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Chiu-Fay

kf001 It is no secret that Bridge Winners loves juniors . Although most junior players have not yet achieved the level of success shared by pairs previously featured in this, look for young partnerships to periodically come under scrutiny in the future. First on the chopping block: UFR co-author Kevin Fay and his partner, Jason Chiu . This week’s deal comes from the USA-Netherlands match during the round-robin stage of the 2010 World Youth Team Championships in Philadelphia, Pennsylvania.



Fay
A5
A832
KQJ
Q964
Molenaar
4
1076
87432
A852
Chiu
1083
95
A1095
K1073
Verbeek
KQJ9762
KQJ4
6
J
W
N
E
S
P
1
X
P
2
4
P
P
P
D
17
4 South
NS: 0 EW: 0
K
2
5
6
0
0
1
Q
3
9
2
3
1
1
Q
A
4
3
0
1
2
4
A
3
J
1
2
2
2
K
6
6
3
3
2
K
5
4
8
3
4
2
10 tricks claimed
N/S +420
6


With defensive notes that fit on half a wine label , it’s no surprise that Chiu and Fay had only agreed to upside-down count and attitude at trick one. If dummy held shortness in the suit led their agreements called for suit-preference, but what if declarer is the one known to be short? We’ve previously debated whether an expert player should give partner the expected signal (count, attitude, suit-preference), or the signal their partner needs. When the dummy came down on this particular deal Chiu’s signal was U/D attitude by agreement, but should it be possible to break protocol and issue an alternative signal?

To defeat 4 either East or West has to shift to a heart at trick two. Who should have found the killing switch? Let’s investigate each player’s problem:

East’s 5
East can’t be sure whether declarer has a diamond or not. If declarer will follow to the first trick, then East should overtake the K with the ace when he wants to:

  1. Prevent partner from making a disastrous shift
  2. Break some suit (presumably hearts) from his side


The failure to overtake then implies one of the corresponding alternatives:

  1. East is unsure of the correct continuation
  2. West should shift to a suit that East cannot break


West’s Q
West knows that declarer will most likely be 7411 or 8311, with an outside chance of 7312. If declarer holds four hearts, then a heart shift will always defeat the contract. Fay assumed Chiu would have overtaken and shifted with a doubleton heart and so believed the ‘duck’ of the A provided an inference that a heart ruff was unnecessary. He therefore opted to ‘safely’ continue diamonds at trick two.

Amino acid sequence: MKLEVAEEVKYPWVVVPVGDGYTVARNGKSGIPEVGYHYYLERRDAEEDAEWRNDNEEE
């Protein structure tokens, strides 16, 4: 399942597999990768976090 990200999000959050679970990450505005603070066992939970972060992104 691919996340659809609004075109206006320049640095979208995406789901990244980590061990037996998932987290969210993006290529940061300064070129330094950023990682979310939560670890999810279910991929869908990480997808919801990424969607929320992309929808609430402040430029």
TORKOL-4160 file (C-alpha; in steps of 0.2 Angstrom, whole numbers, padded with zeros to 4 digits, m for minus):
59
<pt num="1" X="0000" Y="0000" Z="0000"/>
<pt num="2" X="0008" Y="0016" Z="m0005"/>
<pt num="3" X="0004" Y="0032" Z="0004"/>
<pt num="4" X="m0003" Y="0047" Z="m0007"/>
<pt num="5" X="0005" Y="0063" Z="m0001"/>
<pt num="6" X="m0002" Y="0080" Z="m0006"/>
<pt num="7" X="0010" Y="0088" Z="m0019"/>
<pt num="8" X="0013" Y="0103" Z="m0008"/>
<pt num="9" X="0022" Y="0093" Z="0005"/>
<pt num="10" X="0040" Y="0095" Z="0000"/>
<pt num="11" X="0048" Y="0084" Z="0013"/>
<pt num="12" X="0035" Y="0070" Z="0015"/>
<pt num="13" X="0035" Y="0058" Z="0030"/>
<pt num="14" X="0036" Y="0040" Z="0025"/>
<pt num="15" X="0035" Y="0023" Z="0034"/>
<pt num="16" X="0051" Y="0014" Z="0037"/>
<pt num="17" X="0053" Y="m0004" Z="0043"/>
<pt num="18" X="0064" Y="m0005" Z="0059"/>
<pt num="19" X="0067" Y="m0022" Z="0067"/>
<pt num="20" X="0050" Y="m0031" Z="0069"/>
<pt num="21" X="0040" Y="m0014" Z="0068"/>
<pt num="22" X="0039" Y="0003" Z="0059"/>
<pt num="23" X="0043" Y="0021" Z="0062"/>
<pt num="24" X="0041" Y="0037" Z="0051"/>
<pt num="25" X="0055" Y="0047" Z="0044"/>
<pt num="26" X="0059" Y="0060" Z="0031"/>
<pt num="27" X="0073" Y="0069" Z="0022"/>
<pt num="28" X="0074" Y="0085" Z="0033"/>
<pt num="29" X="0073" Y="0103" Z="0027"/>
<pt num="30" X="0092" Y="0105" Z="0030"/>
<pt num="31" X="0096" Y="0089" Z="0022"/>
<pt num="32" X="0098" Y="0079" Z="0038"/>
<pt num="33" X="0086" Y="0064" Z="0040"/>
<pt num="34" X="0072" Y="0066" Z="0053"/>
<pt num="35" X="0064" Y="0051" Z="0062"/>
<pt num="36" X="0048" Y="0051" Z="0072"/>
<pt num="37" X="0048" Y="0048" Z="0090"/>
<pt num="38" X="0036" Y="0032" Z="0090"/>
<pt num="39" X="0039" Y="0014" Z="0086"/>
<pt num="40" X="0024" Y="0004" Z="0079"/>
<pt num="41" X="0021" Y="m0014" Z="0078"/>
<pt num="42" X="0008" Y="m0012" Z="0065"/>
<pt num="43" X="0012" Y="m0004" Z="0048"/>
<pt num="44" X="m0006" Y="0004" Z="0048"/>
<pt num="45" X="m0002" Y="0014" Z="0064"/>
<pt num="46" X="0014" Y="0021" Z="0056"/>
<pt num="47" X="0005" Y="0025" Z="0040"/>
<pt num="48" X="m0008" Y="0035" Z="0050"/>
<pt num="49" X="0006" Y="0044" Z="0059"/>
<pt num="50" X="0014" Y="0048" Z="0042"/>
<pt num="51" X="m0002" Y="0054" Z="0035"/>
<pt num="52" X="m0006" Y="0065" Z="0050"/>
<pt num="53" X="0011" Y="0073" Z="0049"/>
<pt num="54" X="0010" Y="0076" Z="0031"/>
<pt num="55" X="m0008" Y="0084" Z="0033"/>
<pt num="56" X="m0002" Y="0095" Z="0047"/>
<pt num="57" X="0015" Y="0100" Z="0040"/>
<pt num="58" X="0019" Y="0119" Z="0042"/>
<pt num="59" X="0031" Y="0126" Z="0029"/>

Should East overtake the K and shift to a heart?
There are several possible West hands (e.g. Ax Kxxx KQJ Qxxx) where a trick-two heart shift from the East hand is essential in order to procure a ruff. But dummy’s heart suit should give East pause before he pursues this line. Consider these possible heart holdings for declarer: AJ8x, KQ8x, et al. If declarer holds solid spades then he will have to play the heart suit for two losers. Declarer may misguess, however, and lead a heart to dummy’s seven, which would give the defense three tricks. A shift to the 9 would obviate declarer’s dilemma, and he would happily claim his contract.

Shifting to a heart is the easiest beat, however, and there’s a lot to be said for that.

Should West have found a heart shift?
West should assume that East would overtake the K holding Qxx or J9x to prevent West from “mistakenly” shifting to a heart. Thus, West can envision a few possible reasons behind East’s play of the 5:

  • It was a suit-preference signal, showing a club card
  • Partner made a thoughtless duck with xx
  • Partner’s heart holding is such that he isn’t sure whether a shift is necessary or not, i.e. Qx, Jx, or 9x



When both members of a partnership could have easily found the killing shift on a particular deal, who shoulders the blame? Often the answer is clear, is that the case here? We are going to step out and ask you, the reader, to assign the blame (in %) to East and West, and pick the worst play of the hand. Who should have solved the problem?

We pulled the tape, now we invite you to make the call.

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